As I sat down to write this week’s blog, the date 15 March leapt out at me and I was stunned to realise that it has been five years since the devastating attack on the Muslim community here in Ōtautahi. I think all of us will vividly remember where we were that day when we heard the news, with schools and workplaces across the city going into lockdown as we waited to learn more. In the days and weeks that followed, our communities came together as they never had before, enveloping the affected families in a wave of aroha and manaaki. Five years on, it is just as important as ever that we keep that feeling of kotahitanga alive and do our best to make sure that everyone feels safe and included in our society.

It has been another busy week here at Te Pūtahitanga o Te Waipounamu, and when I reflect on the week’s events a single kaupapa comes to mind: housing. Vanessa Hutchins and I travelled to Motueka to attend the blessing of the opening of the papakāinga at Te Āwhina Marae – you can read more about that amazing kaupapa below. The celebration of this milestone aligned nicely with another event from this week – a wānanga with Mana Kāinga, the Māori Housing Leadership programme I have been participating in since September last year.

The aim of the Mana Kāinga kaupapa is to achieve exactly what Te Āwhina Marae has now delivered for 20 of their whānau: access to secure, healthy homes that support the growth of our tamariki, the peace of mind of our pakeke and the health of our kaumātua. In short, homes where our whānau can truly thrive. The Mana Kāinga programme brings together experts to educate participants about the whole spectrum of housing; everything from papakāinga, to council planning and consenting processes, to sustainable building materials.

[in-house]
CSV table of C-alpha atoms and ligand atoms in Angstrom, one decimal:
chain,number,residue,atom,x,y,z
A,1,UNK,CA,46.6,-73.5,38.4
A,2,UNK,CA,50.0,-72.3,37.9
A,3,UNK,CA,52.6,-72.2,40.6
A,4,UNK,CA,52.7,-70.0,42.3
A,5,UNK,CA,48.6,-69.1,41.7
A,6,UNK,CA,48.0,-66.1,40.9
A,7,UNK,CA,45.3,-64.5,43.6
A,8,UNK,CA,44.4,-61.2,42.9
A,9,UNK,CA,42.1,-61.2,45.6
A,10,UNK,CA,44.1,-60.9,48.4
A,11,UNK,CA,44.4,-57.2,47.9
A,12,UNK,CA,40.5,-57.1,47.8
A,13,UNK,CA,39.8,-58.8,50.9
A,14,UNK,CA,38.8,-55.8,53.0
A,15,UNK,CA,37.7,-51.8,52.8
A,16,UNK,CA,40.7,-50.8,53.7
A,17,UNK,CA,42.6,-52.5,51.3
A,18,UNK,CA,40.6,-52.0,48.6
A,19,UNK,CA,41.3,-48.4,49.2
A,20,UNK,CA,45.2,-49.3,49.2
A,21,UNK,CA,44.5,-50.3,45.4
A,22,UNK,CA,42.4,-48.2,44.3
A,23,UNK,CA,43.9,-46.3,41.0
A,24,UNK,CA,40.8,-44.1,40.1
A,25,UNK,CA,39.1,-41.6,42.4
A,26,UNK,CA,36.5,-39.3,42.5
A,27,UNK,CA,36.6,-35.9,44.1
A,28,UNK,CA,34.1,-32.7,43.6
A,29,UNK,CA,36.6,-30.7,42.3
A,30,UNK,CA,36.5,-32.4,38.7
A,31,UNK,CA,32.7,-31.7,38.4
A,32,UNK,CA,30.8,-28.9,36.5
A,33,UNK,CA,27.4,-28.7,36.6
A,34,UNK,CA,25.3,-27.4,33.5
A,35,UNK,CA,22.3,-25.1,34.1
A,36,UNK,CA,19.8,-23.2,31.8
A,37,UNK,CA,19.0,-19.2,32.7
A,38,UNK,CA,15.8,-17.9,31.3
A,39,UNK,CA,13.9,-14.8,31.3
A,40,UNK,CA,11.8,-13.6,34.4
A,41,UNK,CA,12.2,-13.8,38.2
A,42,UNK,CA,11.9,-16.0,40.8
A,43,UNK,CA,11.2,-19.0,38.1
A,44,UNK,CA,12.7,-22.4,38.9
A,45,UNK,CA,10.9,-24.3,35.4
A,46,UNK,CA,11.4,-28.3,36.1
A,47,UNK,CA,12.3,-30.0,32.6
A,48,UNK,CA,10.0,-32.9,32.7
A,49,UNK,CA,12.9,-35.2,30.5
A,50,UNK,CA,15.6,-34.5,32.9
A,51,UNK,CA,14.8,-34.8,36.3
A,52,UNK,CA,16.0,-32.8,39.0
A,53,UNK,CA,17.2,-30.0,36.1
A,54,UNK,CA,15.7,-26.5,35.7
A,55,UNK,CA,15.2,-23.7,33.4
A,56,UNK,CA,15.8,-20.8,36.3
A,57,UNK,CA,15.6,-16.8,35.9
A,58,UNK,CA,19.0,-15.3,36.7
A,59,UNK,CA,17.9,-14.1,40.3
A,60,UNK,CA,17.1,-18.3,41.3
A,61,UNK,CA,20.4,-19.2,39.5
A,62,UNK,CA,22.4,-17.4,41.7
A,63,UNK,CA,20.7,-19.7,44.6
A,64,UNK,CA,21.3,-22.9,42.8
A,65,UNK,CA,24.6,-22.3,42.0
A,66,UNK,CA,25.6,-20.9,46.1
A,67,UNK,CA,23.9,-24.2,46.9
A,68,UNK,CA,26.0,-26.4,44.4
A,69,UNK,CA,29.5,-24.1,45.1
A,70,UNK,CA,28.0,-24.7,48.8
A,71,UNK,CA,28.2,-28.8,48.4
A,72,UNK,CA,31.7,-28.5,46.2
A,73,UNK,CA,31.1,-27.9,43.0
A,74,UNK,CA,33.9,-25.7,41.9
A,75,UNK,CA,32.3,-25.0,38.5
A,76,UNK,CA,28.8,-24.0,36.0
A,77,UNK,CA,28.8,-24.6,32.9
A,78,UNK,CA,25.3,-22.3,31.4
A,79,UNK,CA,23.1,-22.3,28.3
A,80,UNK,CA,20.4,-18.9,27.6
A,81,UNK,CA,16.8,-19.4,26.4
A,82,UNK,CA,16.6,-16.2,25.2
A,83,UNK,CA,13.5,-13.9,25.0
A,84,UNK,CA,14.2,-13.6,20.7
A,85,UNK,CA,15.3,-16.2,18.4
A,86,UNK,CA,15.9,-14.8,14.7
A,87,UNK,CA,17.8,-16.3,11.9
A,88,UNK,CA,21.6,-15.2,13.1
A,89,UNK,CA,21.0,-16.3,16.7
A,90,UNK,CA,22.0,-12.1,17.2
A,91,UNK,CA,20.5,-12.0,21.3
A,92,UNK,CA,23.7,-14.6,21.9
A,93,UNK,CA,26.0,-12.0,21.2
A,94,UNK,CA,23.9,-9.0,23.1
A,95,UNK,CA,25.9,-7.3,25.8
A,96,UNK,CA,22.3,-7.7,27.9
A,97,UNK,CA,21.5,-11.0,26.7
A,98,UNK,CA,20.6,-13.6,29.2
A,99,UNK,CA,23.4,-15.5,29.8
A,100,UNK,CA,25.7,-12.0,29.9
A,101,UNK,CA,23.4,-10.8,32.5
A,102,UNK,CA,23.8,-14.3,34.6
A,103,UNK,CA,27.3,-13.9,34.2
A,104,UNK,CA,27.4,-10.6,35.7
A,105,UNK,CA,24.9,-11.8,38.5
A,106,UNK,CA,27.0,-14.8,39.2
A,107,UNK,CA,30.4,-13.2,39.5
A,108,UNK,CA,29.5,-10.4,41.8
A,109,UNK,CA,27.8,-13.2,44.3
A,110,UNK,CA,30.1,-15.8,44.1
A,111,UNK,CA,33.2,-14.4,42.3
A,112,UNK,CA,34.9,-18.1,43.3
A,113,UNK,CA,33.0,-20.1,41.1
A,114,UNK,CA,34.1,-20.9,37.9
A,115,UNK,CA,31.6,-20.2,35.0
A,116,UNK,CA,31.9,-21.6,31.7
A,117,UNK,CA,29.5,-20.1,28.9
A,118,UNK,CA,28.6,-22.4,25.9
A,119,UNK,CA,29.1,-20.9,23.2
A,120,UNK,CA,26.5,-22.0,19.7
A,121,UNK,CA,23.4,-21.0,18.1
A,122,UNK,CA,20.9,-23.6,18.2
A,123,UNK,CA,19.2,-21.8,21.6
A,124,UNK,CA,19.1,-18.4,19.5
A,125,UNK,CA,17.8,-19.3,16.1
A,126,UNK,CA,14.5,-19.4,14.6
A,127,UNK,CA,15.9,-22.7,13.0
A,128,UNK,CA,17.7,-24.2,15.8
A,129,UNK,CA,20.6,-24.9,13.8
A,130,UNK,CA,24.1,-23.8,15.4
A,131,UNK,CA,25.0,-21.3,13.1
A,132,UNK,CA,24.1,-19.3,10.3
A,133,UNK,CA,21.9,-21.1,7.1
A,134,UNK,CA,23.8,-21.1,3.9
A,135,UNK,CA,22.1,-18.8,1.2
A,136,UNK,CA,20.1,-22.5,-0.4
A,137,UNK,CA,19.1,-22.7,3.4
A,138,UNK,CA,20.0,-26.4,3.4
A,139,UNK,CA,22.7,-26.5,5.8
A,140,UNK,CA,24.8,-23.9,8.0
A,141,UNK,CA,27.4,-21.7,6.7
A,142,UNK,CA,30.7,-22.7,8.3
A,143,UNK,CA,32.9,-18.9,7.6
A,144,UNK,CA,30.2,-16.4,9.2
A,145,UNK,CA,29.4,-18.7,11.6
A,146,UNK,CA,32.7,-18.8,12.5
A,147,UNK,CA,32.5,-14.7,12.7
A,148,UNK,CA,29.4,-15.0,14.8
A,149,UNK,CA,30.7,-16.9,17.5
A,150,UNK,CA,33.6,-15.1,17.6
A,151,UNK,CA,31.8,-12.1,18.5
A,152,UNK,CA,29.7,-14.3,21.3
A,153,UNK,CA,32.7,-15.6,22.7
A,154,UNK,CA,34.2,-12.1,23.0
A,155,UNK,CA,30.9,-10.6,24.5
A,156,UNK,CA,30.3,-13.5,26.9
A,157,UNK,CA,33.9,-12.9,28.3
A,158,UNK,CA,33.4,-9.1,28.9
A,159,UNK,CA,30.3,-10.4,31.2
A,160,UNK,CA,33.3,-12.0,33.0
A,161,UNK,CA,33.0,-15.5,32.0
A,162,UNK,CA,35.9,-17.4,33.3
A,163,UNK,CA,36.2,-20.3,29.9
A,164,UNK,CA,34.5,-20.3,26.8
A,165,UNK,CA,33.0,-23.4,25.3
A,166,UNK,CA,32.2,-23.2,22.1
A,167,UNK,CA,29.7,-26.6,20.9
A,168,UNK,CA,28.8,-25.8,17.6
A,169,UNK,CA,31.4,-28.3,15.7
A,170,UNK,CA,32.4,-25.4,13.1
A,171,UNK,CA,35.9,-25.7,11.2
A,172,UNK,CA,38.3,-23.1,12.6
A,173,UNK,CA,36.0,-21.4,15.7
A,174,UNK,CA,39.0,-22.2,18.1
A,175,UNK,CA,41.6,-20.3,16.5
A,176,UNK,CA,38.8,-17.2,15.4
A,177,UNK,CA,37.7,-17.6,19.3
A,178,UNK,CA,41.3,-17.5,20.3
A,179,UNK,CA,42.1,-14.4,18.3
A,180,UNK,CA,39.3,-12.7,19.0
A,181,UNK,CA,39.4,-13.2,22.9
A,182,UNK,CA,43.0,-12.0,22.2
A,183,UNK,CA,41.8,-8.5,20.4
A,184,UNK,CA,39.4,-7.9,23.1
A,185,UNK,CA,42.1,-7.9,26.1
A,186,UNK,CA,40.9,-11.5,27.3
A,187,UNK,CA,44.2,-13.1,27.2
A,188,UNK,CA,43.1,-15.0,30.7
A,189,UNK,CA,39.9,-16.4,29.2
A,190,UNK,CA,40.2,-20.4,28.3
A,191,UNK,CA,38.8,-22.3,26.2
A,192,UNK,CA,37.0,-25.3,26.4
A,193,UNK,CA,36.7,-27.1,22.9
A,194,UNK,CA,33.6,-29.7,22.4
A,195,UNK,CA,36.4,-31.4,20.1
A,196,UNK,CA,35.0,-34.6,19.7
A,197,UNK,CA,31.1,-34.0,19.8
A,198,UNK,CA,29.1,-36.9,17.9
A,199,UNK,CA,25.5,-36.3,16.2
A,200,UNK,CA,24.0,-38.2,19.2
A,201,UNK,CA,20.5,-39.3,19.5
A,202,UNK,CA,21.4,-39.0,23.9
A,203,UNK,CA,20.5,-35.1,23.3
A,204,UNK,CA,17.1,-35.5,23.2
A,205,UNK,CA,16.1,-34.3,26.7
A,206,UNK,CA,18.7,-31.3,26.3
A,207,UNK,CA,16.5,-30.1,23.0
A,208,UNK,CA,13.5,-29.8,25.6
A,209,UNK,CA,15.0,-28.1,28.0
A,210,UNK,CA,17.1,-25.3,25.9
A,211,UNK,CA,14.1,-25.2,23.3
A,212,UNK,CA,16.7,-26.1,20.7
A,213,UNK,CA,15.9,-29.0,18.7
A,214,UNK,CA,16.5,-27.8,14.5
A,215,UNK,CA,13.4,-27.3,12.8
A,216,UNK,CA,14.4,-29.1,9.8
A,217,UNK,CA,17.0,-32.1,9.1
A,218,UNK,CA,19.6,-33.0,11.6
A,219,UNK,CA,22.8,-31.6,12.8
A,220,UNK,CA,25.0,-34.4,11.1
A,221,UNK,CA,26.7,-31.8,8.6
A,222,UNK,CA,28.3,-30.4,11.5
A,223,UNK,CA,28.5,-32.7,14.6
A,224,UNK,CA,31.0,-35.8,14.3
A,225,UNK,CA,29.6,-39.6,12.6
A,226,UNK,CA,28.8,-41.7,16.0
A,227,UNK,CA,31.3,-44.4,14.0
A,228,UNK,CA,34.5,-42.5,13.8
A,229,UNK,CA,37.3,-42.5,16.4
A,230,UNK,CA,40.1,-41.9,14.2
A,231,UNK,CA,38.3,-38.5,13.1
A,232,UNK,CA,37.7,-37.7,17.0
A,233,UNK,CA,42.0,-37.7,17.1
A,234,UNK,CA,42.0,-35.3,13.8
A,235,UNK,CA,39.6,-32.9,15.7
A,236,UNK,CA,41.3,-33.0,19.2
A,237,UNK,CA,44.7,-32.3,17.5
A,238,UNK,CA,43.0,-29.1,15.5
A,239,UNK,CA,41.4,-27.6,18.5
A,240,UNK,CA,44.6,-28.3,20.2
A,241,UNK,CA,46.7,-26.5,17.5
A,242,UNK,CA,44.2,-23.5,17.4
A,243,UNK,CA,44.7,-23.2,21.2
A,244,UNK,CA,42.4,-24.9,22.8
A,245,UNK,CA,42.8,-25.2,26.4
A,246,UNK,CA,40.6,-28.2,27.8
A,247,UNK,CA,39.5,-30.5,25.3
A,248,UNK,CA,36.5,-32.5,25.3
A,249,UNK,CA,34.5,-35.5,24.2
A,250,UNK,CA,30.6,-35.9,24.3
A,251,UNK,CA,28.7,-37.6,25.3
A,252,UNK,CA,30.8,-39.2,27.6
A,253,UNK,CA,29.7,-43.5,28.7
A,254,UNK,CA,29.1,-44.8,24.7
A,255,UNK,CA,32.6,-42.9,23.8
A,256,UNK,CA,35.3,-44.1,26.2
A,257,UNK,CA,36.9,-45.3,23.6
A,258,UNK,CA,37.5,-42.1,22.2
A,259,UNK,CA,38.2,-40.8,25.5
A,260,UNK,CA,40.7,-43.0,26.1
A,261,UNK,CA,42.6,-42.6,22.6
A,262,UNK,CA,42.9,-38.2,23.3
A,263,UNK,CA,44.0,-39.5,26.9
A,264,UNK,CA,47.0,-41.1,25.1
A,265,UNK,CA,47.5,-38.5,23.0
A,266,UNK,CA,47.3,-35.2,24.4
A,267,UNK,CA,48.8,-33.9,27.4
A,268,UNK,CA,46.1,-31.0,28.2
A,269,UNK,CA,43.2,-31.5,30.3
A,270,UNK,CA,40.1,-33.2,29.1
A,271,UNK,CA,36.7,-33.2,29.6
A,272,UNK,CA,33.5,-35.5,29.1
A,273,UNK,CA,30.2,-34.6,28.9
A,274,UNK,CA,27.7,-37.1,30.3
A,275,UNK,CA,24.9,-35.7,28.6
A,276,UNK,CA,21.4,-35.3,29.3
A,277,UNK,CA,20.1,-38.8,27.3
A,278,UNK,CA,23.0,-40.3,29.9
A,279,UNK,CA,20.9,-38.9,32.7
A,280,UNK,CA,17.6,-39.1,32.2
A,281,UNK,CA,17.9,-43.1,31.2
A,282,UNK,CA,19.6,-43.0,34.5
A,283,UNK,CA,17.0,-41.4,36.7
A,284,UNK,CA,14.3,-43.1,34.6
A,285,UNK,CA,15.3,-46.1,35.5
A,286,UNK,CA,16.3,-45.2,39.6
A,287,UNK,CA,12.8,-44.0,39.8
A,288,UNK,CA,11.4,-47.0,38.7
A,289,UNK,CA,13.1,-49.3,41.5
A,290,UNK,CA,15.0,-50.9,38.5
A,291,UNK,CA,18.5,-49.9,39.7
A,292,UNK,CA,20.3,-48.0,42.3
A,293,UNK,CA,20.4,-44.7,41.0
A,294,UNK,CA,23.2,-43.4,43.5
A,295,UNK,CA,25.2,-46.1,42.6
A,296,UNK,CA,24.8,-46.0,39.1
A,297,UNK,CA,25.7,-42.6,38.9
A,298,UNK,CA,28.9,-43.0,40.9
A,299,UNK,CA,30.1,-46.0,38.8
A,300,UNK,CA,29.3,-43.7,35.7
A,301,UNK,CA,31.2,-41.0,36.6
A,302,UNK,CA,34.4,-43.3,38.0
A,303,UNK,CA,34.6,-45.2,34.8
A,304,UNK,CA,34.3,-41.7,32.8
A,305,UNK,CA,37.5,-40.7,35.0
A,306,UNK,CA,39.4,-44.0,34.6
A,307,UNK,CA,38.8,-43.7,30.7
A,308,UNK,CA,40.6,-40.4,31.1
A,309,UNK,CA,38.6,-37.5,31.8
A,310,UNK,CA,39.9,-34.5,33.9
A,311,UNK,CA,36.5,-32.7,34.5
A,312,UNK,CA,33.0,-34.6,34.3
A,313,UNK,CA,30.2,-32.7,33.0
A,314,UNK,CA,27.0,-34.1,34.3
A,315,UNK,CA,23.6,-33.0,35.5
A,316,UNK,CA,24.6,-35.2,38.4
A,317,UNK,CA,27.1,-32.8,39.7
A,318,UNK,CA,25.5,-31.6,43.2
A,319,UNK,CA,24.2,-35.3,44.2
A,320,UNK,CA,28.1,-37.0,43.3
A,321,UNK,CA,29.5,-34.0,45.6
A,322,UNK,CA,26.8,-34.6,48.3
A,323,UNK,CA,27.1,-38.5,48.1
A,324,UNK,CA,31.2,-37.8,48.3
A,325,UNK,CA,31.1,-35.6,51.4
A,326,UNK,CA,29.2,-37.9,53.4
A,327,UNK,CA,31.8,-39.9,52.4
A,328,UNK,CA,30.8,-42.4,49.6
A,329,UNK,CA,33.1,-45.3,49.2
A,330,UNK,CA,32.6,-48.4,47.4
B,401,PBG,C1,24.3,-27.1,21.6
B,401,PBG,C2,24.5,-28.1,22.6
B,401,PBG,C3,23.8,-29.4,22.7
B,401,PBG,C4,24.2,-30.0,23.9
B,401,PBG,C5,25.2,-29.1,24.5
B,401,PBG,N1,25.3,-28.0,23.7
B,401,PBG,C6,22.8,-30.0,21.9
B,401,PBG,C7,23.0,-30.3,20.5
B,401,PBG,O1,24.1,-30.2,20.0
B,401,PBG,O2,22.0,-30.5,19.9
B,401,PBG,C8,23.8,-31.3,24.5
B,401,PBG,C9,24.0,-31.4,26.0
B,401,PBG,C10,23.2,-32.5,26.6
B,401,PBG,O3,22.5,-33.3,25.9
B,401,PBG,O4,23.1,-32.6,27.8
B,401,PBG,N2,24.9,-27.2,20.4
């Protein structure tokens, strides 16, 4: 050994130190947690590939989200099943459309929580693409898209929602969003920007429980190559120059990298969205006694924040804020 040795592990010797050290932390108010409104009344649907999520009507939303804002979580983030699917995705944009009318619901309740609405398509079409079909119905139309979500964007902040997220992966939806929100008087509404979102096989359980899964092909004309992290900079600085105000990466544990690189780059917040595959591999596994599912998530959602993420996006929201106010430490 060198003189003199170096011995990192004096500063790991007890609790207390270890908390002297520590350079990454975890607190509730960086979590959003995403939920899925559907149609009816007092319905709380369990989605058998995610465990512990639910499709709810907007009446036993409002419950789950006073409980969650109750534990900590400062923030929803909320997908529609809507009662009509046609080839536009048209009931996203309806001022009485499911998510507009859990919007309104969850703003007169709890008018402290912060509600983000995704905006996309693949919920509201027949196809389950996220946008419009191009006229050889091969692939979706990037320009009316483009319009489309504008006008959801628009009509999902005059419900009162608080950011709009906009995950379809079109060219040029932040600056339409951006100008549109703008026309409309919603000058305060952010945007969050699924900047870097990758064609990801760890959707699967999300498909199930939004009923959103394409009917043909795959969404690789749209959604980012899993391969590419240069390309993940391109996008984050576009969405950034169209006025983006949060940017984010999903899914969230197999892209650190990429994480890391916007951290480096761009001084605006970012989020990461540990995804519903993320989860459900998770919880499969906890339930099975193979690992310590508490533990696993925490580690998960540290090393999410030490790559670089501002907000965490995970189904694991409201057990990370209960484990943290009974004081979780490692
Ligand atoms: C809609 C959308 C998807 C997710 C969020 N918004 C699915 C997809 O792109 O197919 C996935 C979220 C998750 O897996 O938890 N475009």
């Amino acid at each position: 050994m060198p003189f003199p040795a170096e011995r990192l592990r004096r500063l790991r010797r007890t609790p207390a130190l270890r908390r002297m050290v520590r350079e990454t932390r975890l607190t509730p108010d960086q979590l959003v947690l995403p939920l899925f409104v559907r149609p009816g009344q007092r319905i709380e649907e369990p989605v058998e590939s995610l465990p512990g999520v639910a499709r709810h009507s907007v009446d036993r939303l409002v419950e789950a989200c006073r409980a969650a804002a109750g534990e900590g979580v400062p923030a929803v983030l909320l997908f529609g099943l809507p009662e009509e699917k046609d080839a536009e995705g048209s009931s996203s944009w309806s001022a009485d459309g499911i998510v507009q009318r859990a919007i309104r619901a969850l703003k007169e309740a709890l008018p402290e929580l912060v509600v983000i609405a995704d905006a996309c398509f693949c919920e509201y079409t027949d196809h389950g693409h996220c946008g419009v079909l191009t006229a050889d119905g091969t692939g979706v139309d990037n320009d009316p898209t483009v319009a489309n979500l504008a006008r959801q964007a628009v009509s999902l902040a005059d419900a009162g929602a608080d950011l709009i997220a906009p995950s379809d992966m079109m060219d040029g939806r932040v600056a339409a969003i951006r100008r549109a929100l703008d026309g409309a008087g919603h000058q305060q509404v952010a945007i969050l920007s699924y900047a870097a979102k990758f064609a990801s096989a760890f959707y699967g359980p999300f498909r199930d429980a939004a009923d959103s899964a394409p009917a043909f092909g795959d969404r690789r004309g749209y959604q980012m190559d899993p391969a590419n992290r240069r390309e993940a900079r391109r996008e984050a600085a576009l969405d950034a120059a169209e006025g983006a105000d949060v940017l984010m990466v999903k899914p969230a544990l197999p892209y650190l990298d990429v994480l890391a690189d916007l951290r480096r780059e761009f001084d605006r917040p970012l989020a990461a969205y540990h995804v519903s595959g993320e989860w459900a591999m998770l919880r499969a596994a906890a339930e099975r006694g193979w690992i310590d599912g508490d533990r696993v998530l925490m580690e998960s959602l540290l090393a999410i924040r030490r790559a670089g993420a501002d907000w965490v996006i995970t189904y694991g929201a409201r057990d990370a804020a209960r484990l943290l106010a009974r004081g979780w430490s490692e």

By participating in the programme, it is our hope that Te Pūtahitanga o Te Waipounamu will be able to support with housing solutions for whānau, hapū and iwi across the motu. As always, we are guided by the aspirations of our whānau and for some time we have been hearing that housing is a top priority. Whānau are tired of being subject to the ups and downs of the rental market, and want to be able to get settled in secure, long-term housing where they can plan for their futures, from what schools their tamariki will attend to what work they can take.

As a commissioning agency, we see our role as accessing the resources and expertise needed to realise whānau aspirations. With the support of Mana Kāinga, we want to be able to stand up our very own housing kaupapa. We have not yet secured funding but it is our hope that the relationships and knowledge we’ve gained through Mana Kāinga will get us one step closer.

Elsewhere, we have been preparing for our independent panels to meet and review applications for Wave 18 and Tai Neke, Tai Ora. There are so many fabulous kaupapa that we are looking forward to supporting, and there are also a number of applications with amazing ideas that just need a little bit more work. We will be reaching out to these applicants and offering to help them strengthen their application in time for the next funding round.

Finally, a number of our kaimahi have been struck down with COVID-19 in the past week or two, a reminder that the virus is still circulating in our communities. For some people, it’s no worse than a regular cold but it definitely hits others harder. With winter approaching, we need to remember the basic rules – wash our hands regularly, take extra care around tamariki and kaumātua, and stay home if we feel māuiui!

Have a great week. Mauri ora,


Whānau attending the opening for the Papakāinga at Te Āwhina Marae

Papakāinga at Te Āwhina Marae

This week marked a huge milestone for our whānau at Te Āwhina Marae, for the final blessing of their now completed papakāinga project. It was a joy to be in Motueka to celebrate this game – changing kaupapa, that is providing affordable, fit-for-purpose housing for whānau tenants. The $15 million project is made up of 20 whare as well as a shared community space, and is already making a difference for whānau who moved into the first homes when they were completed last year.